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Ellen  Goodman

Ellen Goodman

Pulitzer Prize-Winning Columnist, Author, Speaker & Commentator

Ellen Goodman

Pulitzer Prize-Winning Columnist, Author, Speaker & Commentator


As a trailblazer and powerful voice for women, she has spent most of her life chronicling social change and its impact on American life. A Pulitzer Prize-winning columnist, she was one of the first women to open up the op-ed pages to women’s voices and became, according to Media Watch, the most widely syndicated progressive columnist in the country.

Ellen began her career as a researcher for Newsweek magazine in the days when only men wrote for the newsweekly. After two years, she became a reporter for the Detroit Free Press and then The Boston Globe where she began writing her column. The column was syndicated by the Washington Post Writers Group. She wrote her twice-weekly column until 2010 appearing in over 400 newspapers.

In 1980 she won the Pulitzer Prize for Distinguished Commentary. She has written seven books including the New York Times best seller with Patricia O’Brien, You Know Just What I Mean: The Power of Friendship in Women’s Lives. Ellen also won many other honors, including the American Society of Newspaper Editors Distinguished Writing Award and the Hubert H. Humphrey Civil Rights Award from the Leadership Conference on Civil Rights.

She was honored with the President’s Award by the National Women’s Political Caucus and was also presented the American Woman Award by the Women’s Research & Education Institute. In 2008, she won the Ernie Pyle Award for Lifetime Achievement from the National Society of Newspaper columnists.

In 2010, Ellen co-founded The Conversation Project, a public engagement campaign and a movement, that works to change the way people talk about, and prepare for their end-of-life care. As a social entrepreneur she was also awarded as an Ashoka Fellow and a Prime Mover for her work solving social problems.

Ellen also serves on the board of Encore.org, a movement to transform the narrative around aging and encourage elders to use their passions, skills and decades of experience to make a difference in our communities and the world.

A cum laude graduate of Radcliffe College, Goodman returned to Harvard as a Nieman Fellow, where she studied the dynamics of social change, and again as a Shorenstein Fellow.

Ellen has a daughter, stepdaughter, two grandchildren and lives with her husband, Robert Levey in Boston.

Speech Topics

2020: A New Vision for Women

The year 2020 will mark two momentous landmarks in the experience of American women: the 100th anniversary of woman’s right to vote, and a presidential election that is likely to hang on the use of that vote. Goodman will celebrate and connect both of these events in an engaging and memorable talk dedicated to passing the torch to a young and diverse generation.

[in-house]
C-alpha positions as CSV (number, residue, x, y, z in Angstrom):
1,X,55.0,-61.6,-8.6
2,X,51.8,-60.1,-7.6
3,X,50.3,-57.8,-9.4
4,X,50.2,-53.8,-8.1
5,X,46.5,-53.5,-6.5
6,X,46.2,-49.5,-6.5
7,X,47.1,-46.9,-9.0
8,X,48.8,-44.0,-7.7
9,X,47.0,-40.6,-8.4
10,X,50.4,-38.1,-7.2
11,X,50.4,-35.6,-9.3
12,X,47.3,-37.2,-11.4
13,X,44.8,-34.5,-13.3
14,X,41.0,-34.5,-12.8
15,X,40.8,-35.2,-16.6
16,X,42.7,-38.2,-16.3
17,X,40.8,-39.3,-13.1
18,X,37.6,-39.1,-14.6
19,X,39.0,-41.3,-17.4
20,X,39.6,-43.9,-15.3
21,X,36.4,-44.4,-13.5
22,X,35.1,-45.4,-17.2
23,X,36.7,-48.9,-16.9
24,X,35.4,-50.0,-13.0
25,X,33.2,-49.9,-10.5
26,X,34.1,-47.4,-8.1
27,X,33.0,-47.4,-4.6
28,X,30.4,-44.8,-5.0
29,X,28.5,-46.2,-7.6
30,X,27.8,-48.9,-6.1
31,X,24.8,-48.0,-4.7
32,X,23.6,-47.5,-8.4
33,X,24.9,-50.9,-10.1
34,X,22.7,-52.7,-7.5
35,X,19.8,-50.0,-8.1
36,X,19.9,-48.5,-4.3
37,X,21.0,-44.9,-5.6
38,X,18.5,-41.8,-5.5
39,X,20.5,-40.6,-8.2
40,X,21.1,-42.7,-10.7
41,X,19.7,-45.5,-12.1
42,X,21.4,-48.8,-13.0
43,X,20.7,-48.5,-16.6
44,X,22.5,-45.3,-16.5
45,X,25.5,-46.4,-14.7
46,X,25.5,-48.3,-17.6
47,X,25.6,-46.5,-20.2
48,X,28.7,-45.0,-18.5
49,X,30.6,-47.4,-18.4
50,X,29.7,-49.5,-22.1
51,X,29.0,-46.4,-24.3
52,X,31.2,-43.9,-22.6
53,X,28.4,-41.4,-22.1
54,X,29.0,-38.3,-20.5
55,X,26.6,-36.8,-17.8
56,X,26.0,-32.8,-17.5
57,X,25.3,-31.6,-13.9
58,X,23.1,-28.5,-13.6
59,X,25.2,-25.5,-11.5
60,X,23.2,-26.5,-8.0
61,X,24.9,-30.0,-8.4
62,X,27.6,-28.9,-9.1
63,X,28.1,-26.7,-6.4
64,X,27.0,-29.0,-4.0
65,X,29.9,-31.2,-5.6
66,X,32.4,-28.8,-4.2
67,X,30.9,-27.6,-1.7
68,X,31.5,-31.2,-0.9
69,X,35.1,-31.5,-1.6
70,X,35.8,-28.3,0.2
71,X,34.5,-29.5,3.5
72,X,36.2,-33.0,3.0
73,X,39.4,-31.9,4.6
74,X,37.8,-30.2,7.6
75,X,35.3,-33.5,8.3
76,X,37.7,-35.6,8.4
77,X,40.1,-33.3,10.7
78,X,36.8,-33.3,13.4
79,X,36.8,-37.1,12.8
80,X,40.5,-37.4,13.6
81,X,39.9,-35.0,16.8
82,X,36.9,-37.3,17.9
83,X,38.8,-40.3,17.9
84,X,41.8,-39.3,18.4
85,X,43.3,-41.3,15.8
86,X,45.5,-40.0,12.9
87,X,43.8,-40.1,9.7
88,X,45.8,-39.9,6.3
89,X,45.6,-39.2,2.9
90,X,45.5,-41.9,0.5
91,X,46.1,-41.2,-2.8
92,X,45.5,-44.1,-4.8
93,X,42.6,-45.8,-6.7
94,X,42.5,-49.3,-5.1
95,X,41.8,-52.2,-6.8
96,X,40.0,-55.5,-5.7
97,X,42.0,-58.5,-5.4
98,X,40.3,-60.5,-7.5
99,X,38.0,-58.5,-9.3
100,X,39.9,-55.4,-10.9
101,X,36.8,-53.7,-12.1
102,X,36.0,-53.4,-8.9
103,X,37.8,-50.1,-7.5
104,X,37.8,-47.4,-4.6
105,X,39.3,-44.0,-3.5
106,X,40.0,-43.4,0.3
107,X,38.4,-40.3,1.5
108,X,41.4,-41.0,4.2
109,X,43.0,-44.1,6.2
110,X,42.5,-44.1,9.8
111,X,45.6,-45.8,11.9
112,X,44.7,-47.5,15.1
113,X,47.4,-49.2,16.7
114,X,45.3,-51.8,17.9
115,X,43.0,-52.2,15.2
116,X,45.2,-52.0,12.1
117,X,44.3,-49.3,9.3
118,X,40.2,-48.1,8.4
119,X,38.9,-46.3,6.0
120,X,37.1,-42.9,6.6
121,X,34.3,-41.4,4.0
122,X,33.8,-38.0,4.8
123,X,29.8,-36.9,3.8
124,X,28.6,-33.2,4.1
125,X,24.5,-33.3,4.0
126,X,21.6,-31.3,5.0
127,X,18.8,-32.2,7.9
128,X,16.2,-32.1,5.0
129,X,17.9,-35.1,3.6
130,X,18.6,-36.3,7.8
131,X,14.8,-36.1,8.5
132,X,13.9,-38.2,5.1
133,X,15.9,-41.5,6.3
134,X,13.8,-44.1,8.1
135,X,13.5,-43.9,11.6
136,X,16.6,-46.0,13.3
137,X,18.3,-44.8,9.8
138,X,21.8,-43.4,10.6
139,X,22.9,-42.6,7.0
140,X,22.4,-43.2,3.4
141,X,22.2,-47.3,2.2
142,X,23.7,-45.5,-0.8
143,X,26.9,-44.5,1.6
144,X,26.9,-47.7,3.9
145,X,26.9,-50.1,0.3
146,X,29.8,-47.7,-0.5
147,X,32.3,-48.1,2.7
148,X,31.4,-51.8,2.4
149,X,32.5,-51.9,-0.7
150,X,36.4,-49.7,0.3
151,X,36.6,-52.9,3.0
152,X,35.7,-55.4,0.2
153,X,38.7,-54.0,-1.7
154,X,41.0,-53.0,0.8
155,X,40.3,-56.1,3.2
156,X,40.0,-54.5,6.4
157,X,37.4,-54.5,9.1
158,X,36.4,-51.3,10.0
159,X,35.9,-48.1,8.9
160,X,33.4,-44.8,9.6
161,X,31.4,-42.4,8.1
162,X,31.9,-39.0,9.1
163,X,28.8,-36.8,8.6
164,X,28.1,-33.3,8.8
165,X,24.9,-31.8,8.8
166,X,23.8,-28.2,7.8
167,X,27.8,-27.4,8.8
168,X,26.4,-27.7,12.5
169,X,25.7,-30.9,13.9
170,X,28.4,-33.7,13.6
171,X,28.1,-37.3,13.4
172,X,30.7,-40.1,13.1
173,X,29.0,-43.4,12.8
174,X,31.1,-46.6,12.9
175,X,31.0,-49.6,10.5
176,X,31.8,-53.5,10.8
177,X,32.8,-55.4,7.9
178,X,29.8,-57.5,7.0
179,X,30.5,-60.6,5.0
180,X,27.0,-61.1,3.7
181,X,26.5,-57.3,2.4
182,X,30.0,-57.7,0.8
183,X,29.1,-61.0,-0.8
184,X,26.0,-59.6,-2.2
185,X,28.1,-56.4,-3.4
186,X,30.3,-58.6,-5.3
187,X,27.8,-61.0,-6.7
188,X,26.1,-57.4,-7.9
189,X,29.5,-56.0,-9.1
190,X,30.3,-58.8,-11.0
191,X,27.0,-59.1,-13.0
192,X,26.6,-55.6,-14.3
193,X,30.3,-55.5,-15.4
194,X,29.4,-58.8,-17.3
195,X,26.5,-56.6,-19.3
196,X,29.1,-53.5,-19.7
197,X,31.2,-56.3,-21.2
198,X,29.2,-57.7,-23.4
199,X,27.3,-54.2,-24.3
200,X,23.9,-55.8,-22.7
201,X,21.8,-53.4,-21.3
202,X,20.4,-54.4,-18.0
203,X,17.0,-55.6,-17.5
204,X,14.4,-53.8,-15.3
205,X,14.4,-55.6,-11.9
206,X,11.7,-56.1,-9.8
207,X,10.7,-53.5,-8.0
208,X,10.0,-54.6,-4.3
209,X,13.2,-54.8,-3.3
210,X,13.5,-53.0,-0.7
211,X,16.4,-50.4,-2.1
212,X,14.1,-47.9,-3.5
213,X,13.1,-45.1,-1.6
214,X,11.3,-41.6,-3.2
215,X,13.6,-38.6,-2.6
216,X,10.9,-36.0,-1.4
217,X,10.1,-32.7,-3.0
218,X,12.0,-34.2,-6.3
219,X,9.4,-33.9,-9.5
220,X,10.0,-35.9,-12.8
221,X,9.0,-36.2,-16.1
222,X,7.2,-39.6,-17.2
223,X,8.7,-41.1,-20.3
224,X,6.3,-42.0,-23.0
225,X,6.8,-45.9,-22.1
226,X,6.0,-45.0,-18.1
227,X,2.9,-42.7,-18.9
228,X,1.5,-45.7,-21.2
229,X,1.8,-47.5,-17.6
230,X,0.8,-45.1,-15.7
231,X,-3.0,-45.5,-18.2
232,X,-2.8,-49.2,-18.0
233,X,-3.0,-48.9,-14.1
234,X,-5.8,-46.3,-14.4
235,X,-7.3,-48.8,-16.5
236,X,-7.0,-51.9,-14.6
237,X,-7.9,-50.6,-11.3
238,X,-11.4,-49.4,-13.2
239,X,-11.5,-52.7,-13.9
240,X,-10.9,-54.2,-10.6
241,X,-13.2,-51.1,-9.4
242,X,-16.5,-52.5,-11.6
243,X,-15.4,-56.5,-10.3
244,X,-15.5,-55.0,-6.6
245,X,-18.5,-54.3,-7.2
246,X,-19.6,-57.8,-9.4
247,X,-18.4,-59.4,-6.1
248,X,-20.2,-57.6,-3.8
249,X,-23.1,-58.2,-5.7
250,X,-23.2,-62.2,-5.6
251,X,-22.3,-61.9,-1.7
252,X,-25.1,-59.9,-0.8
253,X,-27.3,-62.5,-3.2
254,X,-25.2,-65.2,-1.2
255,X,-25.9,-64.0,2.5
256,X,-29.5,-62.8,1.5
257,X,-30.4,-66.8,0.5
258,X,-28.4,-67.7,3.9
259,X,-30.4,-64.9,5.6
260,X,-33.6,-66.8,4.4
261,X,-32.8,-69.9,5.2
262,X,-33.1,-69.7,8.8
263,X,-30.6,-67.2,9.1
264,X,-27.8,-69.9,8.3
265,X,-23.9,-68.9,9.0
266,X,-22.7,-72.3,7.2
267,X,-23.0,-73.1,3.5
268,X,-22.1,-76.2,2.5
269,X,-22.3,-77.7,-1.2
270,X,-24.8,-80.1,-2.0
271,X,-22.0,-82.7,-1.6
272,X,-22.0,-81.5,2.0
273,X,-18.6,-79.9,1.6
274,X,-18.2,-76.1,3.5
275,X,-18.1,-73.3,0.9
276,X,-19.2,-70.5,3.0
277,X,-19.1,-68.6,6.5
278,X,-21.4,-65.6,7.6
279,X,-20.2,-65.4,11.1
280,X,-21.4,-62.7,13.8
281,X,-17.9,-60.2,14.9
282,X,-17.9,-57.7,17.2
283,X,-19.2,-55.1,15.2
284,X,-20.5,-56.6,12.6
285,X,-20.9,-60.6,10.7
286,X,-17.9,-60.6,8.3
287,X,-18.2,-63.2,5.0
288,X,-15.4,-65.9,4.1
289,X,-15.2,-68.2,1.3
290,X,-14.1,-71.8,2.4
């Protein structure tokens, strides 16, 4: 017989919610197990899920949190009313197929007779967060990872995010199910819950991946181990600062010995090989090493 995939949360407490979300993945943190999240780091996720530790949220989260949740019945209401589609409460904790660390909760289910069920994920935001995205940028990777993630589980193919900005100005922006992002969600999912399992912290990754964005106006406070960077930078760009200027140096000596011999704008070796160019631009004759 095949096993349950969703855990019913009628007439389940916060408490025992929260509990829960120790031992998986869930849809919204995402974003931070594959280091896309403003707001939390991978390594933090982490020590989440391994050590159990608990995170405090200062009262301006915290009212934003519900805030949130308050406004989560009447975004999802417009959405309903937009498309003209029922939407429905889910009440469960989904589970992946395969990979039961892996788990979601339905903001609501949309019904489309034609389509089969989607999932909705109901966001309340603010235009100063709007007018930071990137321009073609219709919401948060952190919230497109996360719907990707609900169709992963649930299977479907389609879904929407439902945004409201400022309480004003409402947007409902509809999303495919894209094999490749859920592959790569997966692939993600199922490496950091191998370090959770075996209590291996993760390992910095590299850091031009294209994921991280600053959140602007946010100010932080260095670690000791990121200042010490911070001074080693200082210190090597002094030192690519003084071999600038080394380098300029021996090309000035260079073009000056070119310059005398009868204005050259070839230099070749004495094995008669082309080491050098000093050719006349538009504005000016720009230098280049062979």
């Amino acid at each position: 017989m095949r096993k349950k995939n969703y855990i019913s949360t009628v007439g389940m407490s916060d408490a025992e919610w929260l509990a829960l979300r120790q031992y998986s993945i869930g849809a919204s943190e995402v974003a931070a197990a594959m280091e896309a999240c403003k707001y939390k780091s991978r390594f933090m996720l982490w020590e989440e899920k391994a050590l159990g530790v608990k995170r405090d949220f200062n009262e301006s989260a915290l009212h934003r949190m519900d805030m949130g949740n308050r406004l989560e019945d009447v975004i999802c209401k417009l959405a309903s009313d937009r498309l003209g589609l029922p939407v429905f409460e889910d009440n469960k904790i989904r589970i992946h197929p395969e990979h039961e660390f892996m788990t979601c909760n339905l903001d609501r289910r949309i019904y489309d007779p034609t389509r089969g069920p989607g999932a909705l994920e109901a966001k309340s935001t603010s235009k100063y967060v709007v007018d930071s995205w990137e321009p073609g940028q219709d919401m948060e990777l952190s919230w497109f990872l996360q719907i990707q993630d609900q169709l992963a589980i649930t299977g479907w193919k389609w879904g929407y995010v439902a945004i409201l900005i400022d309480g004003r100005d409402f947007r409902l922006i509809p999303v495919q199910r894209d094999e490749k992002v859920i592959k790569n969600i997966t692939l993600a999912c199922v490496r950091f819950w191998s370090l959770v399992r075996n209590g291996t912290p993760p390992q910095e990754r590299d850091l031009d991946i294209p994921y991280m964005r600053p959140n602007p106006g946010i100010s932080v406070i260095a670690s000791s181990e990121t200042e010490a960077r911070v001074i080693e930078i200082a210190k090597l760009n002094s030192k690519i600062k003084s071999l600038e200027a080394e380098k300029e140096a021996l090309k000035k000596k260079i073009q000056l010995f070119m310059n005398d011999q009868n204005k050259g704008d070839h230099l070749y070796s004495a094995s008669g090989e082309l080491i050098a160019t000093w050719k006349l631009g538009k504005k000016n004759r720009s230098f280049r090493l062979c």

A Civil Tongue

Longtime journalist, Ellen traces how civility was shattered, who is winning and who is losing in the media mud wrestling. She shows how incivility is tearing us apart and how to call a truce.

The Longevity Revolution: Our Third Act

The generation of social change agents is now embarked on something new: the Longevity Revolution. The new elders are turning 65 at the rate of 10,000 a day. Ellen asks: How will these new seniors find meaning in their Third Act? How does this generation rewrite the script on senior citizenship for themselves and the country? 

Feminism 2.0

We have seen a generation of change in women’s lives. Ellen has been there, done that and talks about: How far have we come? Where are we stuck? What’s next?

Have You Had the Conversation?

A full 90 percent of Americans believe that it’s important to talk about their wishes for end of life care, how they really want to live to the end of their lives. Yet only 30 percent have actually had this conversation. As founder of The Conversation Project and a daughter who lived this story, Ellen makes this a rich and comfortable subject.

The XX Factor: Where Are Women & Men Today

Our generation traded depression for stress – not such a bad bargain. We kicked the doors open, but the glass ceiling is still in place; working mothers are overwhelmed and stay-at-home moms are unsure of what’s next, while young women want to have children somewhere between the graduate degree and menopause. What’s next for the next wave? Anybody want a life?

The Personal is (Too) Political

Welcome to the era of food-fight journalism and ballistic blogging. What’s happening to the media? Goodman takes us from a time when the press shielded the private lives of an FDR and JFK to the time when private life has become public with a vengeance. What do we make of cable TV knockouts and scandals of the day? Is the media part of the polarizing of America? In this keynote speech, Goodman argues for a truly “new” media.

Women & Friendship

Ellen Goodman and Patricia O’Brien, authors of The New York Times Bestseller I Know Just What You Mean: The Power of Friendship in Women’s Lives, treat audiences to a lively discussion of the importance of this central relationship in women’s lives. Work, love, and friendship are the three legs we stand on in life. How do we sustain each other? How do we sustain friendship in a busy life? As a duet, Goodman and O’Brien show as well as describe this connection.

Sex & Sanity?

Goodman speaks to groups with wit and wisdom about the sexual revolution and counterrevolution, sex education and miseducation, and where the pro-choice community is now.